Chicago in 2020 conducted its first tender/exchange to holders $1.8 billion of high-interest taxable bonds as part of a $1.5 billion GO/STSC refunding. The $374 million of tendered bonds contributed $40 million to the overall $310 million of savings, providing budgetary relief in 2020 and 2021.
The STSC, initially set up in 2017 as a bankruptcy remote vehicle to refinance outstanding GO debt at greater savings because of its higher ratings, will offer $155 million of new money bonds notable in that they will carry the city’s first “social” bond designation.
The city will offer a $53 million taxable series and a $104 million tax-exempt tranche under the senior STSC lien. The refunding series to cover any tendered and refunding of GO or STSC bonds would be done under the second lien in a taxable and tax-exempt series.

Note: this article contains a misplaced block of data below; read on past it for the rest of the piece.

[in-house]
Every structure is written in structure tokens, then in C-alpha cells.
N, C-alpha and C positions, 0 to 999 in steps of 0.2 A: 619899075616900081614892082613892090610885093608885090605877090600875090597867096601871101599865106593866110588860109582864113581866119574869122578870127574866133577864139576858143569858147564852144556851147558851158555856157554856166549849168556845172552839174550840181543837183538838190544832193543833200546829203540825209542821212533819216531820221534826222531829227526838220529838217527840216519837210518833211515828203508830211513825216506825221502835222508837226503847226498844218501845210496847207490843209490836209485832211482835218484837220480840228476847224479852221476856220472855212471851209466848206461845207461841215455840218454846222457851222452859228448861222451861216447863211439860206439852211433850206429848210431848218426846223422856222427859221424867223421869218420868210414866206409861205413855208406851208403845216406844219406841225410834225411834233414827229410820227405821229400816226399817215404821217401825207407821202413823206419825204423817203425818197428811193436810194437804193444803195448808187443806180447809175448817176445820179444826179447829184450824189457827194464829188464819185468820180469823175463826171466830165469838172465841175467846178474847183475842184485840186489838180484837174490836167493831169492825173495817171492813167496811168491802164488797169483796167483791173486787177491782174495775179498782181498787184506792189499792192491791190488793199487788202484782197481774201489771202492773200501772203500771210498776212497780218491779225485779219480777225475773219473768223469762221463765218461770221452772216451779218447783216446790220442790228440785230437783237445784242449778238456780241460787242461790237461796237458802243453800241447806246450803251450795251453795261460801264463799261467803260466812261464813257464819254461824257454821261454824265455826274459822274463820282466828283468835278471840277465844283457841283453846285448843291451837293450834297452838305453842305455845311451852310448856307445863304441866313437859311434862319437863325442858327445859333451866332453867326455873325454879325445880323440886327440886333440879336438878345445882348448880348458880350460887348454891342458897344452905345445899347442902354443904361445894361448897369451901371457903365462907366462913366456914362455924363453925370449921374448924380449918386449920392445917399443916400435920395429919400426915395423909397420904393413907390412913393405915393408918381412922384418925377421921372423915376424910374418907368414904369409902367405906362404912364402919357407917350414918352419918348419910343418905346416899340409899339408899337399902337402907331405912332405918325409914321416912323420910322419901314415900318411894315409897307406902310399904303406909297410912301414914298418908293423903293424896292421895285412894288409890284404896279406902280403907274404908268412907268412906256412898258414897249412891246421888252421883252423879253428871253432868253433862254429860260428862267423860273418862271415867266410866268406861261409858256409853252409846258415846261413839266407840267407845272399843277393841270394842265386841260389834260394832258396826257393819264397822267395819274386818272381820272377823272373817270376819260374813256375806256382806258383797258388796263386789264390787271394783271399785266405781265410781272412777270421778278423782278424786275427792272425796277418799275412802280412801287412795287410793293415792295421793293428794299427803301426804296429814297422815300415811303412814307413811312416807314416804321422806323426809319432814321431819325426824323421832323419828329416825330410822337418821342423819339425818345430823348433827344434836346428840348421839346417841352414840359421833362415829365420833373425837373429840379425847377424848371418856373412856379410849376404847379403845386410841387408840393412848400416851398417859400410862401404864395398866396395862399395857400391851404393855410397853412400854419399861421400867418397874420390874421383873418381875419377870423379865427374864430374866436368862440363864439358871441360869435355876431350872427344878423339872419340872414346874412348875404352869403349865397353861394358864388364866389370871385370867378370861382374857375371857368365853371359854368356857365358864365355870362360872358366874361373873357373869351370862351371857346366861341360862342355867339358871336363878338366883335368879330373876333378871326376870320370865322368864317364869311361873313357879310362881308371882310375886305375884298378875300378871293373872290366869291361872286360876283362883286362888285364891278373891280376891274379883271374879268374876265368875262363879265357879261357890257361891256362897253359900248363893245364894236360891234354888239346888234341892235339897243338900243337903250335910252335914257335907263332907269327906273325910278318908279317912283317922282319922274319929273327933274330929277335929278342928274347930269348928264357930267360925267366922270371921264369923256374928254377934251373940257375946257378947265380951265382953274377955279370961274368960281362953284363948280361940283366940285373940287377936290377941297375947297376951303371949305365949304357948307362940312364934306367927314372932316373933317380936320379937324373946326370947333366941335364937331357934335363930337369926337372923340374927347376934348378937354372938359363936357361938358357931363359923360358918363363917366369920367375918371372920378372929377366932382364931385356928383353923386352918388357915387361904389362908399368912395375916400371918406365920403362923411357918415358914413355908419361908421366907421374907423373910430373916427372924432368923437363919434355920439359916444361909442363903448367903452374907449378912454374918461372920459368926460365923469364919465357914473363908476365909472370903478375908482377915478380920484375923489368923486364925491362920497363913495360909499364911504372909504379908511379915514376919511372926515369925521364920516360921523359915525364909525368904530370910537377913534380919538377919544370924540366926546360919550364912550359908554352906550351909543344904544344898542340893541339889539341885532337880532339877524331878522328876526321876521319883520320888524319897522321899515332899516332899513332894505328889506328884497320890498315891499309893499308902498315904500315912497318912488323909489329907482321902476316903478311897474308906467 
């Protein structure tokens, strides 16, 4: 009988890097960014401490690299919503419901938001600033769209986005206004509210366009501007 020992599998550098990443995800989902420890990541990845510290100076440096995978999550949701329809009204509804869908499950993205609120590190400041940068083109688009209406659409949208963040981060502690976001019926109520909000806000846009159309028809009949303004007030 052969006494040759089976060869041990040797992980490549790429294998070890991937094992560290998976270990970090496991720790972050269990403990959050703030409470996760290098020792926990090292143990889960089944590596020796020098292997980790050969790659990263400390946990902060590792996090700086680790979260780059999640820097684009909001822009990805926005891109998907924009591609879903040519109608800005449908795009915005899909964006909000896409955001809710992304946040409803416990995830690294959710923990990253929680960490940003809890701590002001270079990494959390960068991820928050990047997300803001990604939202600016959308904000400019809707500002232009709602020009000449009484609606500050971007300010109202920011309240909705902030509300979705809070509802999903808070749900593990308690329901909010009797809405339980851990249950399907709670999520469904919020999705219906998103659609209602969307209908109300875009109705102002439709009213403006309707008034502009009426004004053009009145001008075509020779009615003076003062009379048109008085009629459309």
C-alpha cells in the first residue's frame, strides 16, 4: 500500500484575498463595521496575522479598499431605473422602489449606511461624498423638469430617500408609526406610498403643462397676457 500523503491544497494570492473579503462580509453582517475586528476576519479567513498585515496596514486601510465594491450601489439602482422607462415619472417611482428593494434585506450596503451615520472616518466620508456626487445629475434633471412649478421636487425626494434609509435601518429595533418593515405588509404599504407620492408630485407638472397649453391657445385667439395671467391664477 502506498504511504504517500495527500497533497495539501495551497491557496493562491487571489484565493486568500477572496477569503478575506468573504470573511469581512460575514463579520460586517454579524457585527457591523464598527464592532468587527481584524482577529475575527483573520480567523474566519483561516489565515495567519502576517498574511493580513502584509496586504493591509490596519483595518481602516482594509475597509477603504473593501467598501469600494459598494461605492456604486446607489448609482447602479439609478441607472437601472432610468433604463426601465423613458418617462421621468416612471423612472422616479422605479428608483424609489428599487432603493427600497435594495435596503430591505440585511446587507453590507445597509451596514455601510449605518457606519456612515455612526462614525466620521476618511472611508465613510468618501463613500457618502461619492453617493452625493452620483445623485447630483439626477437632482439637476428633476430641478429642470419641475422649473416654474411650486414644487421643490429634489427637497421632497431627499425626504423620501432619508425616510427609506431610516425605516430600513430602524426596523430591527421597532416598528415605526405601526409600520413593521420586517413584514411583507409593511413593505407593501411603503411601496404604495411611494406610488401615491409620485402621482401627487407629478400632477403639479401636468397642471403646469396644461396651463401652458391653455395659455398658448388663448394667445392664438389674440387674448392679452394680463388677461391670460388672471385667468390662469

Proceeds will finance projects laid out in the COVID-19 Chicago Recovery Plan with social and green goals. Kestrel Verifiers provides in the offering statement the independent opinion that the bonds meet the criteria laid out by the International Capital Market Association’s social bond principles.
The city plans an investor presentation and will court retail in addition to institutional investors in structuring and marketing the bonds and target local investors.
The city will fund seven project areas of the $1.2 billion CRP that relies on a mix of borrowing and federal COVID-19 relief from the American Rescue Plan Act.
The city will track outcomes tied to the CRP investments through a program management office. A voluntary reporting agreement on the bonds will annually detail the expenditure of the social bond proceeds and will seek to include social outcomes and impacts.